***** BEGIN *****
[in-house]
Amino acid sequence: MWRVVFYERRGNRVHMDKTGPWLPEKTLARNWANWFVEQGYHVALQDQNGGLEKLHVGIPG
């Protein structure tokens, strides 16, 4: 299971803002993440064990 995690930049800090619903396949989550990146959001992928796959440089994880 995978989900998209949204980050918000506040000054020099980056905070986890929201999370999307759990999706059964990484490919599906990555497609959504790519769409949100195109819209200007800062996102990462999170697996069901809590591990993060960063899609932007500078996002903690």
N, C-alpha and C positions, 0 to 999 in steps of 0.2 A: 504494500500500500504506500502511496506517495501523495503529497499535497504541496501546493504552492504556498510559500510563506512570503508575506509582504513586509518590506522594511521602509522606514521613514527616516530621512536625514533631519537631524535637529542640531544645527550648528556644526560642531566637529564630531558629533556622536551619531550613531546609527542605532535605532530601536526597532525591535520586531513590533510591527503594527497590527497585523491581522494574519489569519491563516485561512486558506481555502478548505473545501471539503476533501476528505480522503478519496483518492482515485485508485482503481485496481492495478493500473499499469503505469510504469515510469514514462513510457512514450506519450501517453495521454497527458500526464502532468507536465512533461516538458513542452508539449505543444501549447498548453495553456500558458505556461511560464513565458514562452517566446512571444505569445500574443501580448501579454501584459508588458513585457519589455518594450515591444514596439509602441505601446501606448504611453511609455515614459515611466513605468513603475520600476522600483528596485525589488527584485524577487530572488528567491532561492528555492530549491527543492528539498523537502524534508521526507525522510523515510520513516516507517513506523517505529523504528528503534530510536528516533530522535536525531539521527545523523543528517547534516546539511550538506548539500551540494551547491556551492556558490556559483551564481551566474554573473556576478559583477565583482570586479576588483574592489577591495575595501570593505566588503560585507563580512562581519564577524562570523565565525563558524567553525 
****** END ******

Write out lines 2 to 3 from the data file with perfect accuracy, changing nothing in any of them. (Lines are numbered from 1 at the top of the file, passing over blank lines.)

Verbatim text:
Amino acid sequence: MWRVVFYERRGNRVHMDKTGPWLPEKTLARNWANWFVEQGYHVALQDQNGGLEKLHVGIPG
């Protein structure tokens, strides 16, 4: 299971803002993440064990 995690930049800090619903396949989550990146959001992928796959440089994880 995978989900998209949204980050918000506040000054020099980056905070986890929201999370999307759990999706059964990484490919599906990555497609959504790519769409949100195109819209200007800062996102990462999170697996069901809590591990993060960063899609932007500078996002903690």